If you’re a snorer, you’re not alone — an estimated 57 percent of men and 40 percent of women snore. For the snorer, it’s usually harmless and not anything to worry about, but for anyone who you share a bed with, it’s often slightly more problematic.
Snoring is caused when vibrations occur in the nose or mouth as you sleep. “Anything obstructive in the mouth or nose can increase your chance of snoring or the volume of it, but both oral snoring and nasal snoring are caused by vibration of soft tissue,” confirmed Dr Karina Patel from The London Sleep Centre. “For example, if you’ve got congestion or inflammation in your nose, the air passing through your nose creates the sound. With your mouth, it could be the position of your tongue, or the front and back ways of the airway rubbing together. Basically, anything that’s narrowing the airspace.”
All kinds of things can affect your propensity to snore, be that your very cranial structure, chronic allergies that block your sinuses, alcohol and smoking, and even if you carry more weight around your face than other parts of your body. Also a big factor is age: “I would say it’s almost an expectation of middle to late adulthood to begin snoring,” said Professor Guy Leschziner, a neurologist who specializes in sleep disorders, and author of The Secret World of Sleep. “As we age, we have changes in dentition and a loss of muscle tone all over, but especially in the throat, which makes snoring all the more likely.”
So, if you’re hunting for some relief, we asked five experts what they’d recommend for every kind of snoring. Read on for the best anti-snoring aids, from nose strips to orthpaedic pillows.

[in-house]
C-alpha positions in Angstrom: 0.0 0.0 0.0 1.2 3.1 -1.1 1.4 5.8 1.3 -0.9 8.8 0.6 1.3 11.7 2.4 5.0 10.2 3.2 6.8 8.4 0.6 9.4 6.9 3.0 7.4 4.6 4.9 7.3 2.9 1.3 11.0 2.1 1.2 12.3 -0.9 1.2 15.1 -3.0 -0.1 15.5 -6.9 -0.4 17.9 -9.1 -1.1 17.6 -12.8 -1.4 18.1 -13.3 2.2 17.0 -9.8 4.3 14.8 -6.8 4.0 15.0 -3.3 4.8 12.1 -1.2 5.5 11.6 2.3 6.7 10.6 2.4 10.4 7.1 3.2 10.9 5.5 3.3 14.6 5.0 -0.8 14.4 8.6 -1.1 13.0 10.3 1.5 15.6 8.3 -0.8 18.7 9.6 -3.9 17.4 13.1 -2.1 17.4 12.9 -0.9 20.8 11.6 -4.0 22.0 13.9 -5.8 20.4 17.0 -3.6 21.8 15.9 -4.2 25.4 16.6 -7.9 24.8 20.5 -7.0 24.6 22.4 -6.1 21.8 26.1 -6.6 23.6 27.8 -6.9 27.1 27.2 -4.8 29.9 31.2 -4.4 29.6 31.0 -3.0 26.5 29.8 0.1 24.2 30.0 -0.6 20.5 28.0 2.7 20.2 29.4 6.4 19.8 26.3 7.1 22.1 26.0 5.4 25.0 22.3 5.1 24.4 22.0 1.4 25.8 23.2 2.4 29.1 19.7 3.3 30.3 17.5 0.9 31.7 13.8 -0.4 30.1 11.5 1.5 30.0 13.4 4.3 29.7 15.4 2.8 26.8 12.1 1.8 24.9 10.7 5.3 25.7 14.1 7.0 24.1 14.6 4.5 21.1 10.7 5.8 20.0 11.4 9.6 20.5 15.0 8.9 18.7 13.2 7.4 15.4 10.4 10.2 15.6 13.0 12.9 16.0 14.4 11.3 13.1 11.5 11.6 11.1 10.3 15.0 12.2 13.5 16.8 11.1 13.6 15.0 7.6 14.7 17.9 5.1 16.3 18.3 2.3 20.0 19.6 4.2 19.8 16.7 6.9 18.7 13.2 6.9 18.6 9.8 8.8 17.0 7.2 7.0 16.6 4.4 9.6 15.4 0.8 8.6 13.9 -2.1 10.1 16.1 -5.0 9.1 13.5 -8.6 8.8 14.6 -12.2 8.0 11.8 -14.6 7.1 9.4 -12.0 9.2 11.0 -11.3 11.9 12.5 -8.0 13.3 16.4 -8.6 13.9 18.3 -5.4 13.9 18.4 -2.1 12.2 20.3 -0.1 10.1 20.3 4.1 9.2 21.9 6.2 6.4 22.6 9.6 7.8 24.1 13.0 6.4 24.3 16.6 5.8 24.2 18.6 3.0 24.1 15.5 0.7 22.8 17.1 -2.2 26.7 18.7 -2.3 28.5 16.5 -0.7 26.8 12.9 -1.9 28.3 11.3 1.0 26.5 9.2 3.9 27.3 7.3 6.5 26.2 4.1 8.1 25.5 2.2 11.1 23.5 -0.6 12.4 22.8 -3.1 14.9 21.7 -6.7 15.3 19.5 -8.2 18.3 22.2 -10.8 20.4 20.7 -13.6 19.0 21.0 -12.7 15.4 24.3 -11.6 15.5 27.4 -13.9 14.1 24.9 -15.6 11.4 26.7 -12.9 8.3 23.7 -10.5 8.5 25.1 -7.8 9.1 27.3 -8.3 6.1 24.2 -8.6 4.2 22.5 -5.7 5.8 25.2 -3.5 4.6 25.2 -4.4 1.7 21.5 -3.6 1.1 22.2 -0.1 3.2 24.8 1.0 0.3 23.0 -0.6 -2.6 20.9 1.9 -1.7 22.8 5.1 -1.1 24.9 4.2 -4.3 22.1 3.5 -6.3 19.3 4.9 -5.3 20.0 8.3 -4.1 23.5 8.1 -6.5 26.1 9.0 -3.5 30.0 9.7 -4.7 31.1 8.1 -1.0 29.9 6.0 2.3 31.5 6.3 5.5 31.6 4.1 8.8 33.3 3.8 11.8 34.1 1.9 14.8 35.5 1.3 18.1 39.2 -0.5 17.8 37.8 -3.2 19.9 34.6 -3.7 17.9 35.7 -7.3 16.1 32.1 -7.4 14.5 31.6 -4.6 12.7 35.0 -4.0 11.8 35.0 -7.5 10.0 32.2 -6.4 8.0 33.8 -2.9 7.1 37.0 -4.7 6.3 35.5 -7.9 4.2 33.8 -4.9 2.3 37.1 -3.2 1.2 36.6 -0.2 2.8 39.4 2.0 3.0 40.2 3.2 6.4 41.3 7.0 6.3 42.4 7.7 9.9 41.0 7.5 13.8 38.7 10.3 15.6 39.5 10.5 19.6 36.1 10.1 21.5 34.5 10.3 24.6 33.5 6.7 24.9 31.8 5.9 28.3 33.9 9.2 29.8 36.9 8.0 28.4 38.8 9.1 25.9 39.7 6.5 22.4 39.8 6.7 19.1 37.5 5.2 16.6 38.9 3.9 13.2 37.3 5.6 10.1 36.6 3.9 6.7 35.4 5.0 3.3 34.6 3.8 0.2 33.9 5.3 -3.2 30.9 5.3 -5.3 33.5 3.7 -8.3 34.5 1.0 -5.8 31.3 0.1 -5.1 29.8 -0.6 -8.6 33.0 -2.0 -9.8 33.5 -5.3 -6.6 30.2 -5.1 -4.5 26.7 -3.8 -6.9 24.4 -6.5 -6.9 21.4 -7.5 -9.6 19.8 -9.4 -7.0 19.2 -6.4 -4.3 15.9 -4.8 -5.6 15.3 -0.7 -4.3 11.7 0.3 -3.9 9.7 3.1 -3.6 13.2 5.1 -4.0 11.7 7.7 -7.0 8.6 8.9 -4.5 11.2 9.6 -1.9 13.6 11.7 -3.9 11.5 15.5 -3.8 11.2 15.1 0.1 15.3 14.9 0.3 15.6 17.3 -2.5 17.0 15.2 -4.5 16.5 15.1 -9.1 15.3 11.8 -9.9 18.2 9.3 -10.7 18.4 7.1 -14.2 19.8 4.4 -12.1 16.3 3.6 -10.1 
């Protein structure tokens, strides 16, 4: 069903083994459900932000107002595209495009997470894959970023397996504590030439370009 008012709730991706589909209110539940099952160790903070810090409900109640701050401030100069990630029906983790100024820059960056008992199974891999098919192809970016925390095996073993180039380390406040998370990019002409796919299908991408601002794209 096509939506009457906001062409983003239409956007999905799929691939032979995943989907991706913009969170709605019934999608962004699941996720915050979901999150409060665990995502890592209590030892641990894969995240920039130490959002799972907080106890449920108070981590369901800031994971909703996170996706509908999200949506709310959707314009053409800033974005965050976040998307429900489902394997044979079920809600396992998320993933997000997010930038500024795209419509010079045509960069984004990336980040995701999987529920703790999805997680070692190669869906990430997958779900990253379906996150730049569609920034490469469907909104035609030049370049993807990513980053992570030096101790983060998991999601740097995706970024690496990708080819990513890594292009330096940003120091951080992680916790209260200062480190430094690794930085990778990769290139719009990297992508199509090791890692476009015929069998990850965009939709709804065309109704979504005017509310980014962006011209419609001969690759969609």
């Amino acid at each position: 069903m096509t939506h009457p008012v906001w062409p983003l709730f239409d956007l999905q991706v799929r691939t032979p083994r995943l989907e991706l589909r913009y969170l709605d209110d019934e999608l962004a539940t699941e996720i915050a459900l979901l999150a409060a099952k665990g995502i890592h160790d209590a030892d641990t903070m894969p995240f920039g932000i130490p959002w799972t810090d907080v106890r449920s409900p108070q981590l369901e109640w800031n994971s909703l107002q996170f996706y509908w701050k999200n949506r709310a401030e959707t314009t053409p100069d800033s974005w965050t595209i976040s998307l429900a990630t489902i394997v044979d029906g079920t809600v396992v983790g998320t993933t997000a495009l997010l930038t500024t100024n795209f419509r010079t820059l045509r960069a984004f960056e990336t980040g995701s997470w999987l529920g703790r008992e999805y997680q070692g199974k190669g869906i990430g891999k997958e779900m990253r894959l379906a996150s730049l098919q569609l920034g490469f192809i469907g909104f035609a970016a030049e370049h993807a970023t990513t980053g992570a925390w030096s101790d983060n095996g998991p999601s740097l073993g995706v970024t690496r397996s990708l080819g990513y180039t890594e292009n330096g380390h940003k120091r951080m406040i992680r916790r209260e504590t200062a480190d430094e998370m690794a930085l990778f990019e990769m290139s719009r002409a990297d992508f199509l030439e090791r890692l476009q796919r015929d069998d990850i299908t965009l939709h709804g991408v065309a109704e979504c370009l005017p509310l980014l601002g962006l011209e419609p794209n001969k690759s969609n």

The Best Nose Strips For Snoring
Both Dr. Patel and GP Dr. Rasha Gadelrab said nasal strips are a good first port of call for mild snoring. “Many people try nasal strips and report a positive response, and they are well-tolerated (i.e, no real side effects) and easy to use. You can also buy them easily over the counter at a pharmacy. However, they are single-use so they might not be sustainable in the long term,” said Dr. Gadelrab. Dr. Patel suggested Breath Right Strips, saying: “They work by gently pulling on the outside of the nose, which dilates the nostrils and reduces the vibrations.” Of course, for these to work, you’ll need to be snoring from your nose rather than your mouth. If you’re not sure where you’re snoring from, it’s easy to work out: if you have a partner, ask them to listen out or check if your mouth is open when you snore. If you’d rather conduct your experiments in private, Dr. Patel said you can download the SnoreLab app (free on Google Play Store and the App Store), and use it to record your snoring.
The Best Nose Sprays For Snoring
Nasal sprays can also be effective, according to Professor Leschziner, Dr. Gadelrab and Dr. Martin Sawiers, a Harley Street GP. There’s essentially two kinds: saline sprays, and steroid sprays. “Saline sprays work for any kind of generally blocked up nose, or sinus pain that’s also referred to the cheekbones or forehead,” said Dr. Sawiers, who suggested NeilMed Sinus Spray. “They’re good for allergy sufferers, be that hay fever or dust allergies, as it can help relieve the irritation that can go on to cause snoring,” he added.